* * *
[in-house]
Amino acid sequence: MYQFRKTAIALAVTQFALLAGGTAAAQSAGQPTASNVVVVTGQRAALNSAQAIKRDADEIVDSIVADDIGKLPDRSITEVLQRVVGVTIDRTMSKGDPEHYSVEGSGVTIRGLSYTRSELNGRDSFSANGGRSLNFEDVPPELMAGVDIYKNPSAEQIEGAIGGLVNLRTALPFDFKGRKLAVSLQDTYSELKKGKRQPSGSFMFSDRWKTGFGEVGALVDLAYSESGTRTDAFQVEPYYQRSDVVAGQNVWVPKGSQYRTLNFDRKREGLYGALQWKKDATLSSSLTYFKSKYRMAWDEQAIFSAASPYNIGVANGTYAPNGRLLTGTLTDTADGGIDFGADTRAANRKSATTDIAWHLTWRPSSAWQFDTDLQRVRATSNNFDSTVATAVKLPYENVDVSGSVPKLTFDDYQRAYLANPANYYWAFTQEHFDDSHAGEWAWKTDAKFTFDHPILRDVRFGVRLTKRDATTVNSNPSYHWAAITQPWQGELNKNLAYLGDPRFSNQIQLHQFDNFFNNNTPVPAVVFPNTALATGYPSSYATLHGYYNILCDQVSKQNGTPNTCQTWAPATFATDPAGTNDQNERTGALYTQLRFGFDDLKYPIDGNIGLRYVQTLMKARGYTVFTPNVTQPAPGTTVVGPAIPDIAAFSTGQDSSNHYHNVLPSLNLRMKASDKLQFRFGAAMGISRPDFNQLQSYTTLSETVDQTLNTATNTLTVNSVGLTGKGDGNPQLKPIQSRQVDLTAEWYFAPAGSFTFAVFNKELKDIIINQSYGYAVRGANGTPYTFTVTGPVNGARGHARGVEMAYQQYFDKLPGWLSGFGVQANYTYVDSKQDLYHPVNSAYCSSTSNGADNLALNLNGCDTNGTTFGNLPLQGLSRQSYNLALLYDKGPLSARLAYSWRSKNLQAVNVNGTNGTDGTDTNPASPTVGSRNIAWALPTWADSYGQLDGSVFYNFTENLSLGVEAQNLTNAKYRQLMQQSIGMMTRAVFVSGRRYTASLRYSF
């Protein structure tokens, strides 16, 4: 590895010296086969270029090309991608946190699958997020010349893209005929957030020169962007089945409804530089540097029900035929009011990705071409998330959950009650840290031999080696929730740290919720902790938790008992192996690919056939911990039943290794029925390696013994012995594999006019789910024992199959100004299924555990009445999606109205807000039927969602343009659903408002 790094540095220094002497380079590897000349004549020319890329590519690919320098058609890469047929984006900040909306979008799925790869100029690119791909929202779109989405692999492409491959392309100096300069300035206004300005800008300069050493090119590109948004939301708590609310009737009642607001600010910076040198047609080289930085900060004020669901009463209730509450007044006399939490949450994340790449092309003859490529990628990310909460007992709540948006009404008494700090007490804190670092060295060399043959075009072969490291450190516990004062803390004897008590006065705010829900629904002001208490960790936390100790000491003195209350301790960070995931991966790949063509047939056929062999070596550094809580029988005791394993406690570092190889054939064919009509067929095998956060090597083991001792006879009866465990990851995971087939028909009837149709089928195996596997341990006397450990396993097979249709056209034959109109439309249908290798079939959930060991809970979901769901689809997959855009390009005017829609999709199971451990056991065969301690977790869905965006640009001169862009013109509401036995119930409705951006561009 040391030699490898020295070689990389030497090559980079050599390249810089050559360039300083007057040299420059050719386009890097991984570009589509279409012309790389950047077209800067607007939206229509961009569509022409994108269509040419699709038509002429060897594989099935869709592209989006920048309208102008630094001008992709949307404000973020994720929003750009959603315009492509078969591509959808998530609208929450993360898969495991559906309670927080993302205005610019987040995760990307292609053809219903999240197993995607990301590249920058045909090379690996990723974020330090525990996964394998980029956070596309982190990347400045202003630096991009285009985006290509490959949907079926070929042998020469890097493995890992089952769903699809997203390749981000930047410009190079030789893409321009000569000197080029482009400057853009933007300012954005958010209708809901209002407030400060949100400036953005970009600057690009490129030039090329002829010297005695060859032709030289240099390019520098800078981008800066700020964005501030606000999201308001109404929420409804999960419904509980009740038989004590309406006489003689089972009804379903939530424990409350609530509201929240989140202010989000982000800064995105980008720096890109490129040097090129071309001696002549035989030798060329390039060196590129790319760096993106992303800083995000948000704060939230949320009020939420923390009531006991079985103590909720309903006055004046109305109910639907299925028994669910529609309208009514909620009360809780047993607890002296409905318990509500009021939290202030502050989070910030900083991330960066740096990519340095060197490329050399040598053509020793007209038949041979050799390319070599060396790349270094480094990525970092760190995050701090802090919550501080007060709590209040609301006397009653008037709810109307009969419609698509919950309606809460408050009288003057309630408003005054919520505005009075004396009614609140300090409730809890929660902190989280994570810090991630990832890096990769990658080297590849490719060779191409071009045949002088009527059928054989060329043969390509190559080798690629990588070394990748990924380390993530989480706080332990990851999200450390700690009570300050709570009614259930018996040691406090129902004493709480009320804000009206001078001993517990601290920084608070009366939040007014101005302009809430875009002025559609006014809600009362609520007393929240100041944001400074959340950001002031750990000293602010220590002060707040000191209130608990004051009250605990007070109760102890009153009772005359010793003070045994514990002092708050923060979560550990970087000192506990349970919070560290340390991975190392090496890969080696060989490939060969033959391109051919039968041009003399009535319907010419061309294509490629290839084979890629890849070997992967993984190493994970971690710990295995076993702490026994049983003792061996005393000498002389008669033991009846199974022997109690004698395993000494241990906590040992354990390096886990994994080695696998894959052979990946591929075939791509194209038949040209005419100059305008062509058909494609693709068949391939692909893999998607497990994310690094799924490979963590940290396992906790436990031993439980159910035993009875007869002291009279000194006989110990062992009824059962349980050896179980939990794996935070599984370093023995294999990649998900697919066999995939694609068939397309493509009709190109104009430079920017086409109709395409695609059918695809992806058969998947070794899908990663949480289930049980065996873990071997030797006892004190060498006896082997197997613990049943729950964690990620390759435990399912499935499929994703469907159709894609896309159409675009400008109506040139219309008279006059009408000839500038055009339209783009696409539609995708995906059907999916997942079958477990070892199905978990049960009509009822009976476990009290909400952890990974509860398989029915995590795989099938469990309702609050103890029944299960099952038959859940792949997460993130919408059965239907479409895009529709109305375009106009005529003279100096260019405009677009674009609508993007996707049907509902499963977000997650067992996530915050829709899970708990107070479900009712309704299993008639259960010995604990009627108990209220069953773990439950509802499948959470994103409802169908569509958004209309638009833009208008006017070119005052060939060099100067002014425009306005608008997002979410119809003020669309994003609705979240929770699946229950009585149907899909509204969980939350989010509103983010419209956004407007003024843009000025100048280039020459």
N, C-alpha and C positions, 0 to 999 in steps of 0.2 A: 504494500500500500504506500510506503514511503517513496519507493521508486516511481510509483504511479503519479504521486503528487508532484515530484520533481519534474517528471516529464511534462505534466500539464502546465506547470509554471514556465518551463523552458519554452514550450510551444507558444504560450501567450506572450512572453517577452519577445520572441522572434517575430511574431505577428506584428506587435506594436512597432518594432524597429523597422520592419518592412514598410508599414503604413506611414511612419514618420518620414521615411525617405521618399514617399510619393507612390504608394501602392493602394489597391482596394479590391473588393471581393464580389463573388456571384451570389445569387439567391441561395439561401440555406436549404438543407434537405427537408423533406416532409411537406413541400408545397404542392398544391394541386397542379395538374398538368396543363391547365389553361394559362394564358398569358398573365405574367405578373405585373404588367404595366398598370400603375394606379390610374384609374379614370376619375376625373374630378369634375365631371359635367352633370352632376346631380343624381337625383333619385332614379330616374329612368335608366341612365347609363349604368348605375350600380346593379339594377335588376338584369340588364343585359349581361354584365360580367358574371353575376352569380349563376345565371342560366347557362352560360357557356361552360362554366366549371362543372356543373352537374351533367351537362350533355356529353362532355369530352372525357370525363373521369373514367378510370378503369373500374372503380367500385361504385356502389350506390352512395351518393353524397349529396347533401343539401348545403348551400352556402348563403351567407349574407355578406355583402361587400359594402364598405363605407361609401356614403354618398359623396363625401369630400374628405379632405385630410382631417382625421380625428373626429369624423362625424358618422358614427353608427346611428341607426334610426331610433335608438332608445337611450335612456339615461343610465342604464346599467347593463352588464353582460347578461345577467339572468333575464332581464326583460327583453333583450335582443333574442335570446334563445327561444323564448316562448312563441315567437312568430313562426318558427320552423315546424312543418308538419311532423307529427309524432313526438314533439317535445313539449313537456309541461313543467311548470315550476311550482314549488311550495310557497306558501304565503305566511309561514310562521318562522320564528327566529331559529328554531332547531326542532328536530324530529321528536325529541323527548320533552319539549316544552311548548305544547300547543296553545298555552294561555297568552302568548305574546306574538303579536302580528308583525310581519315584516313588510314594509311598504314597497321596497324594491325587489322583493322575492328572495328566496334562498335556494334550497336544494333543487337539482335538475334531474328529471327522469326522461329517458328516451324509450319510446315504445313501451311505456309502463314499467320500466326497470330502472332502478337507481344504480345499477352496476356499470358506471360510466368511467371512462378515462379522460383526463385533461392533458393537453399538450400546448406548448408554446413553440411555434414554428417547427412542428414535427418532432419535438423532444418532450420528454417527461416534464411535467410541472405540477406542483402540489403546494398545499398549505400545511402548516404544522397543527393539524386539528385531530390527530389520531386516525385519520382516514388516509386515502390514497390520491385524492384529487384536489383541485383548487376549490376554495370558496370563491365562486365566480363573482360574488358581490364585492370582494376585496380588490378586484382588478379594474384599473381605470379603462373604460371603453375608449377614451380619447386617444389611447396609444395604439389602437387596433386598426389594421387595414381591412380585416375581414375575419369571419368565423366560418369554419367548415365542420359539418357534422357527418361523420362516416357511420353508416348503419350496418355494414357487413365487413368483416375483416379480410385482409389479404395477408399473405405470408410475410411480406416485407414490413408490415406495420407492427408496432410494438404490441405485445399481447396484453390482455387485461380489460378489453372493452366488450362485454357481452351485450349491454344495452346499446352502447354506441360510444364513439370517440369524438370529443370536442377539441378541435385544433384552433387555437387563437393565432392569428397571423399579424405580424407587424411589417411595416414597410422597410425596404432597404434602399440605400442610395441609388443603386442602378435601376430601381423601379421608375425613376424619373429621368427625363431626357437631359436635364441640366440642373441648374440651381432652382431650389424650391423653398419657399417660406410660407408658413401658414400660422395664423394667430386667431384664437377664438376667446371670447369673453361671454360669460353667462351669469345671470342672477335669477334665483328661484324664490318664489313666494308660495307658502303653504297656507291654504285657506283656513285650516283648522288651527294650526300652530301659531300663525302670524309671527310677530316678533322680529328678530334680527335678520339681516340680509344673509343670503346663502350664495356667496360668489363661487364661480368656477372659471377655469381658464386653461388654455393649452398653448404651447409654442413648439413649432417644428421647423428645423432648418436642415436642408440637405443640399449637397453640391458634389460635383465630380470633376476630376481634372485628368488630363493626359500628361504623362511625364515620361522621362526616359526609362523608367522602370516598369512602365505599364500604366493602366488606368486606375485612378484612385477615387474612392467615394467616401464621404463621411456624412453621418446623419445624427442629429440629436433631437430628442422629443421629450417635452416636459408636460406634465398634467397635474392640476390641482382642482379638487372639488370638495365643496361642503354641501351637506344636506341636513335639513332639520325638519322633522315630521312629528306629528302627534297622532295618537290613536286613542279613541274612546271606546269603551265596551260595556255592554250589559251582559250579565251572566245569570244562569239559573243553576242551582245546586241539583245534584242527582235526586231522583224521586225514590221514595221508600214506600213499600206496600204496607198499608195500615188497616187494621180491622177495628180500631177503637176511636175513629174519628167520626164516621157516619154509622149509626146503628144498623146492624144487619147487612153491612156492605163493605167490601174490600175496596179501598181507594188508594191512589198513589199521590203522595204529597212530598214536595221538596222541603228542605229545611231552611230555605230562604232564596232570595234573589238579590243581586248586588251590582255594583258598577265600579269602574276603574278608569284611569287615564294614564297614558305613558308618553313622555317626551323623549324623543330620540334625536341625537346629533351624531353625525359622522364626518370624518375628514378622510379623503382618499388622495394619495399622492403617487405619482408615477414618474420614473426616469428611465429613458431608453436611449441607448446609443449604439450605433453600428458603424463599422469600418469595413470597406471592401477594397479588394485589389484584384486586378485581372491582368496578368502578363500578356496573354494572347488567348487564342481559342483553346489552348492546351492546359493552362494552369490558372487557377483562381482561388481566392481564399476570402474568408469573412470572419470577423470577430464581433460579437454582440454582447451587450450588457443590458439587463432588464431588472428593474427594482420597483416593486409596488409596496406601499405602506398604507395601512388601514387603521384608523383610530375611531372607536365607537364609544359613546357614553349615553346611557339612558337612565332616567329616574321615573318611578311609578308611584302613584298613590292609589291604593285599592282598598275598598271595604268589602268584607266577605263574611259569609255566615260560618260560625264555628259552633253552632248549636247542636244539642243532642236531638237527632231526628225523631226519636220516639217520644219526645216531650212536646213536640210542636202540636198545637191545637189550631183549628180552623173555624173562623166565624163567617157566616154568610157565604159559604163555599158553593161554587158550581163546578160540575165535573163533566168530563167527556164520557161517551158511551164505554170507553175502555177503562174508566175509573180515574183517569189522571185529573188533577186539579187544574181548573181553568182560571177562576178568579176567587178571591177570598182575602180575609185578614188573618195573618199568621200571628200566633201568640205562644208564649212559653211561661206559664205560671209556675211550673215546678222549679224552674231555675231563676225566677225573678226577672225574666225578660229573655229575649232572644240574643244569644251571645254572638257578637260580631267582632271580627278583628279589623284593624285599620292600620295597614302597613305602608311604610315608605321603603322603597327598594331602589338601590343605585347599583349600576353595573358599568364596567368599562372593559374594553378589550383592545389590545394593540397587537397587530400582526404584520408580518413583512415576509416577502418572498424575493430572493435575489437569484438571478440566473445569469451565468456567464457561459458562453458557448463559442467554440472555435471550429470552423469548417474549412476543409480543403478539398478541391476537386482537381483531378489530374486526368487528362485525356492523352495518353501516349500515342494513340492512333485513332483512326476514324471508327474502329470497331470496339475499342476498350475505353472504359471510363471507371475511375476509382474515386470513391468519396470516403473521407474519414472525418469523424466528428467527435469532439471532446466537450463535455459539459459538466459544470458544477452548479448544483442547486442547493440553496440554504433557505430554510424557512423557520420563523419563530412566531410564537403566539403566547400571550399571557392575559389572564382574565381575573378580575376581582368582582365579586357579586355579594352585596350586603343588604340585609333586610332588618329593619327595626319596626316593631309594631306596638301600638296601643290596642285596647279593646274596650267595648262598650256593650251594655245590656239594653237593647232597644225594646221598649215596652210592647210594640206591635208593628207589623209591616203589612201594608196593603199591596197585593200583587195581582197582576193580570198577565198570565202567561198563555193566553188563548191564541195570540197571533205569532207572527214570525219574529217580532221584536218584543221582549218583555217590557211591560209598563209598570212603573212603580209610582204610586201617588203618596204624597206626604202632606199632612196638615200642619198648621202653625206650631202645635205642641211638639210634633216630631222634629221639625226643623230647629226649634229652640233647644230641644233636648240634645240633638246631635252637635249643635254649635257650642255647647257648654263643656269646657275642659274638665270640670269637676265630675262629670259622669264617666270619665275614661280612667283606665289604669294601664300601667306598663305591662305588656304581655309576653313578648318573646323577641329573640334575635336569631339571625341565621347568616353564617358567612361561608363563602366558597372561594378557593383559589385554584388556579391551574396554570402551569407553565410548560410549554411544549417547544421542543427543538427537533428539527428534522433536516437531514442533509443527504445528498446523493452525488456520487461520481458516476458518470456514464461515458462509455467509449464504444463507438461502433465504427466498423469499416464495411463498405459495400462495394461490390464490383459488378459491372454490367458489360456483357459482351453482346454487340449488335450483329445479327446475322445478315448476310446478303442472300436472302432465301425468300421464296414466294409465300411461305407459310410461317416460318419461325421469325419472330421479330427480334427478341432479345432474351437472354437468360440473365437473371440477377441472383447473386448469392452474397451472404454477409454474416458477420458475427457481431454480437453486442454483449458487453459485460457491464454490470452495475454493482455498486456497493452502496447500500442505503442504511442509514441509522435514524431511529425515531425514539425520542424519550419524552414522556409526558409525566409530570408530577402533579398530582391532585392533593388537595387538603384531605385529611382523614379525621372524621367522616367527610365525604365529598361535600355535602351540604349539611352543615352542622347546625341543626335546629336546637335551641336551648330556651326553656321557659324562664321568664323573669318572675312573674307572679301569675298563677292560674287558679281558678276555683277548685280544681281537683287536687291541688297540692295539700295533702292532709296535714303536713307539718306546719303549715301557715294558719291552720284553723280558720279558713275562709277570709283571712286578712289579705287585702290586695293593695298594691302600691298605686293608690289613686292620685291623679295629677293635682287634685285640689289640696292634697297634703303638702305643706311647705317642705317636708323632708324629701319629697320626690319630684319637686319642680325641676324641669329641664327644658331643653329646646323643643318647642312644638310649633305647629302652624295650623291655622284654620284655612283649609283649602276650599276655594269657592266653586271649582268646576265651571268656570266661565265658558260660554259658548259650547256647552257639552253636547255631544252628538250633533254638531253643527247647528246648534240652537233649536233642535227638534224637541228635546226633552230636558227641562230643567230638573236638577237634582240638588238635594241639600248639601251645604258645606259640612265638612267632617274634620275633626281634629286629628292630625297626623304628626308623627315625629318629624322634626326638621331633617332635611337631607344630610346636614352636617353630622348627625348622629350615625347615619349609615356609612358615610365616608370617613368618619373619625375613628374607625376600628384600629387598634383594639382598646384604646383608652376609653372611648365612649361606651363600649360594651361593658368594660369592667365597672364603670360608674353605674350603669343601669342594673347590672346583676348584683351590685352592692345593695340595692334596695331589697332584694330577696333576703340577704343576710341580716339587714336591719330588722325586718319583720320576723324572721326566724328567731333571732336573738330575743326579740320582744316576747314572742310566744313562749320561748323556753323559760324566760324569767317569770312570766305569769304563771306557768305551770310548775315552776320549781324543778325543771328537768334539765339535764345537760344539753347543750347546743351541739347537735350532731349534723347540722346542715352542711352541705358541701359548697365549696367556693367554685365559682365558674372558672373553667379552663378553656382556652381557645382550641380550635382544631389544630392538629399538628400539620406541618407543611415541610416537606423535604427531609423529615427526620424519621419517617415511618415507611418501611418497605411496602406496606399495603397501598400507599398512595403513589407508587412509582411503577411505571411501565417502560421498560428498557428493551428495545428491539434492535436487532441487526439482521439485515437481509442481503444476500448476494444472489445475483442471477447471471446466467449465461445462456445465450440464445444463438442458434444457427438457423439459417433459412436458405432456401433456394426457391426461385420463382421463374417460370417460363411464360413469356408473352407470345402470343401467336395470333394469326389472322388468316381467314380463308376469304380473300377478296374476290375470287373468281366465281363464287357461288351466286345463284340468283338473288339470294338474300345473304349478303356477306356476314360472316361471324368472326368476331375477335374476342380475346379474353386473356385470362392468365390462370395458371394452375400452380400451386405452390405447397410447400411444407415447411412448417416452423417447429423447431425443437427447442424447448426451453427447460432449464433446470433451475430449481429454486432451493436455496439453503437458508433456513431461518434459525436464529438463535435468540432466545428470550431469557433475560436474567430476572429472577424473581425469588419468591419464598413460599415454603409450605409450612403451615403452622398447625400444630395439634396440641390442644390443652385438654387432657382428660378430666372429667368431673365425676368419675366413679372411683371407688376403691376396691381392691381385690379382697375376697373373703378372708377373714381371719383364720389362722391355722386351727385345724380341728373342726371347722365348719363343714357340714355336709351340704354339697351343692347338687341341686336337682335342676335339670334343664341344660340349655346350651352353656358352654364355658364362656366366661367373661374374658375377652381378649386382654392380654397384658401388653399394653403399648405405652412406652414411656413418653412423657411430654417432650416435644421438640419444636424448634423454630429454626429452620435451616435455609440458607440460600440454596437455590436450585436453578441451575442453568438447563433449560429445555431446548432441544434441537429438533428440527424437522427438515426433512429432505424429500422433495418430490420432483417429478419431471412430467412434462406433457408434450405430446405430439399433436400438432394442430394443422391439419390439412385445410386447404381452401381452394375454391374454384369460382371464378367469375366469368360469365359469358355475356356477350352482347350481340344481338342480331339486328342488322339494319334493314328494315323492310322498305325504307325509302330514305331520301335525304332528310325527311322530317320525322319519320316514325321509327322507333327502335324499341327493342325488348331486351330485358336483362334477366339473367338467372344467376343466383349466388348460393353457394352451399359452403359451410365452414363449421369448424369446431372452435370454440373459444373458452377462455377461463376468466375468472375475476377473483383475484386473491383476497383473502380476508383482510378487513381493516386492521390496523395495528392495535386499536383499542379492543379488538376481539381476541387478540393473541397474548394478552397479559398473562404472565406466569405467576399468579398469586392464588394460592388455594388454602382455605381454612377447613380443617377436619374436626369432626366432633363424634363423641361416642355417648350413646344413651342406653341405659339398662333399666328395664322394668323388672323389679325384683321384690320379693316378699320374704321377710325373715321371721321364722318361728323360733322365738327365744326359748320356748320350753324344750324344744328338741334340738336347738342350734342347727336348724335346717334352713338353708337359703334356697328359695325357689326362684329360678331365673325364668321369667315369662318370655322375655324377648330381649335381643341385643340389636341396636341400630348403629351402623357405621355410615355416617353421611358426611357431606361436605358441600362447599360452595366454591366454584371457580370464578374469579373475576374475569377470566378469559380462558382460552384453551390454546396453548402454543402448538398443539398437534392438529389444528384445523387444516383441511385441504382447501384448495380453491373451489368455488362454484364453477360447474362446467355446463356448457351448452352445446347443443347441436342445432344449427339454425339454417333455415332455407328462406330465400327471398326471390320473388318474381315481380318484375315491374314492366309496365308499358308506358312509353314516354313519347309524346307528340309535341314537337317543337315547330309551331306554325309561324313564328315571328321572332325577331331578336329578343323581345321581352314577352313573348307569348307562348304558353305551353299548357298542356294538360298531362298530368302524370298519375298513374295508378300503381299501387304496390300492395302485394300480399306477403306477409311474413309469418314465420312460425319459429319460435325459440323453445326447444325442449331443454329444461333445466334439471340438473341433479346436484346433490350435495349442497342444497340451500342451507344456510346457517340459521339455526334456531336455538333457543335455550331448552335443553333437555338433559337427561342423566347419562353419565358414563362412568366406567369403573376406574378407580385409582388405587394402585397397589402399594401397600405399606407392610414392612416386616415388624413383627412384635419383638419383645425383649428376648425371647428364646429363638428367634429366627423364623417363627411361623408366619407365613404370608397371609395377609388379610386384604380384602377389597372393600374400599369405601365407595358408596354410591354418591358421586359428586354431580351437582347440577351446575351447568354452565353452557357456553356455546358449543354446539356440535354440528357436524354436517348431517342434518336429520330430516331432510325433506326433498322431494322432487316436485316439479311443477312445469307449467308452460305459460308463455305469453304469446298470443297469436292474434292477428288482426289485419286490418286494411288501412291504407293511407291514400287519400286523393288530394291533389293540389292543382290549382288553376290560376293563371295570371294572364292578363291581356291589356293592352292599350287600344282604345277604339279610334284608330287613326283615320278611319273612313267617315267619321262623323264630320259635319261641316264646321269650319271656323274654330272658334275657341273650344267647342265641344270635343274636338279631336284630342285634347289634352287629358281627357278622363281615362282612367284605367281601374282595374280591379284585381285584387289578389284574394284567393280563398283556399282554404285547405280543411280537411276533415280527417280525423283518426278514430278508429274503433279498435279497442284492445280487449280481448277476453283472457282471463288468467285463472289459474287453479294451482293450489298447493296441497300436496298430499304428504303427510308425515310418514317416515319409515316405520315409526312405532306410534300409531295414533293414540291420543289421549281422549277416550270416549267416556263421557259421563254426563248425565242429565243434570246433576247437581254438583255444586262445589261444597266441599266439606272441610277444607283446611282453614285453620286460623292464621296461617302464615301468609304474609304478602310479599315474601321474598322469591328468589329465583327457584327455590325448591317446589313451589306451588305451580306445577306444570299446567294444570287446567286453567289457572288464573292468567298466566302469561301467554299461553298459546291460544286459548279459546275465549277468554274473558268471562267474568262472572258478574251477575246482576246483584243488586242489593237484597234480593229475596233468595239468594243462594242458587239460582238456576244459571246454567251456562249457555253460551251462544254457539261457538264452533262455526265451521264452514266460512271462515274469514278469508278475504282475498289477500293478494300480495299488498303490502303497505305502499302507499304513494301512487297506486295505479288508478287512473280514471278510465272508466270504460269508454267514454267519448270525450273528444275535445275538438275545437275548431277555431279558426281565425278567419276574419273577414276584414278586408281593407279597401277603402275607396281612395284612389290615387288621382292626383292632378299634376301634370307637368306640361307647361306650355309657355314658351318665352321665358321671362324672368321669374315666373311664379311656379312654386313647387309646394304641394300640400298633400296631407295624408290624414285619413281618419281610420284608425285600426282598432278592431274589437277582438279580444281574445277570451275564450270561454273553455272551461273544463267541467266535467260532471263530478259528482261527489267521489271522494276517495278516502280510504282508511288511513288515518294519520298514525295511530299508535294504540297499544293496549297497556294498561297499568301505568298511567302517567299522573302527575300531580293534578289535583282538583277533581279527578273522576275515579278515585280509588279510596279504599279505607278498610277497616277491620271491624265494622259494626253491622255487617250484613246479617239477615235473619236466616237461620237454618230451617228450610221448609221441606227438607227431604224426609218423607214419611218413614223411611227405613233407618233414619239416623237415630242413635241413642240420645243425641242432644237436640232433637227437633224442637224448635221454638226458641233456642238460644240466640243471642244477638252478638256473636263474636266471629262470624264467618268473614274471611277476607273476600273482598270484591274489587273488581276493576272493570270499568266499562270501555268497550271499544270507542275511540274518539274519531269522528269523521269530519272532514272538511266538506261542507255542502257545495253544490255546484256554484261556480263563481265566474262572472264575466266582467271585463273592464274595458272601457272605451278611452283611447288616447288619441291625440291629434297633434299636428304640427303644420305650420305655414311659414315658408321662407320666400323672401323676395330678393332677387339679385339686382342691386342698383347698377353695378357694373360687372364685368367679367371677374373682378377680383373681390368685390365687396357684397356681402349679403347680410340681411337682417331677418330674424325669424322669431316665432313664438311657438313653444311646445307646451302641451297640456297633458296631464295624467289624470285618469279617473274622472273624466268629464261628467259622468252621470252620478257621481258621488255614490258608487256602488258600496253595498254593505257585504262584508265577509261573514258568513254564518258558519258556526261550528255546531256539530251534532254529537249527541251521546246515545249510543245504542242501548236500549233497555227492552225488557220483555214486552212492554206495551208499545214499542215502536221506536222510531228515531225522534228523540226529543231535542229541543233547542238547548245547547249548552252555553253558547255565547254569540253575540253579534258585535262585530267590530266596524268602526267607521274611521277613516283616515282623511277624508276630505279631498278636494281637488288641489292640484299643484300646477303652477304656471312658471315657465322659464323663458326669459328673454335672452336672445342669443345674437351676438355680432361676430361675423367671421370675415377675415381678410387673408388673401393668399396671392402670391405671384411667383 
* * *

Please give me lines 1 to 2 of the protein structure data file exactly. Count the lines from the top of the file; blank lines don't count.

[in-house]
Amino acid sequence: MYQFRKTAIALAVTQFALLAGGTAAAQSAGQPTASNVVVVTGQRAALNSAQAIKRDADEIVDSIVADDIGKLPDRSITEVLQRVVGVTIDRTMSKGDPEHYSVEGSGVTIRGLSYTRSELNGRDSFSANGGRSLNFEDVPPELMAGVDIYKNPSAEQIEGAIGGLVNLRTALPFDFKGRKLAVSLQDTYSELKKGKRQPSGSFMFSDRWKTGFGEVGALVDLAYSESGTRTDAFQVEPYYQRSDVVAGQNVWVPKGSQYRTLNFDRKREGLYGALQWKKDATLSSSLTYFKSKYRMAWDEQAIFSAASPYNIGVANGTYAPNGRLLTGTLTDTADGGIDFGADTRAANRKSATTDIAWHLTWRPSSAWQFDTDLQRVRATSNNFDSTVATAVKLPYENVDVSGSVPKLTFDDYQRAYLANPANYYWAFTQEHFDDSHAGEWAWKTDAKFTFDHPILRDVRFGVRLTKRDATTVNSNPSYHWAAITQPWQGELNKNLAYLGDPRFSNQIQLHQFDNFFNNNTPVPAVVFPNTALATGYPSSYATLHGYYNILCDQVSKQNGTPNTCQTWAPATFATDPAGTNDQNERTGALYTQLRFGFDDLKYPIDGNIGLRYVQTLMKARGYTVFTPNVTQPAPGTTVVGPAIPDIAAFSTGQDSSNHYHNVLPSLNLRMKASDKLQFRFGAAMGISRPDFNQLQSYTTLSETVDQTLNTATNTLTVNSVGLTGKGDGNPQLKPIQSRQVDLTAEWYFAPAGSFTFAVFNKELKDIIINQSYGYAVRGANGTPYTFTVTGPVNGARGHARGVEMAYQQYFDKLPGWLSGFGVQANYTYVDSKQDLYHPVNSAYCSSTSNGADNLALNLNGCDTNGTTFGNLPLQGLSRQSYNLALLYDKGPLSARLAYSWRSKNLQAVNVNGTNGTDGTDTNPASPTVGSRNIAWALPTWADSYGQLDGSVFYNFTENLSLGVEAQNLTNAKYRQLMQQSIGMMTRAVFVSGRRYTASLRYSF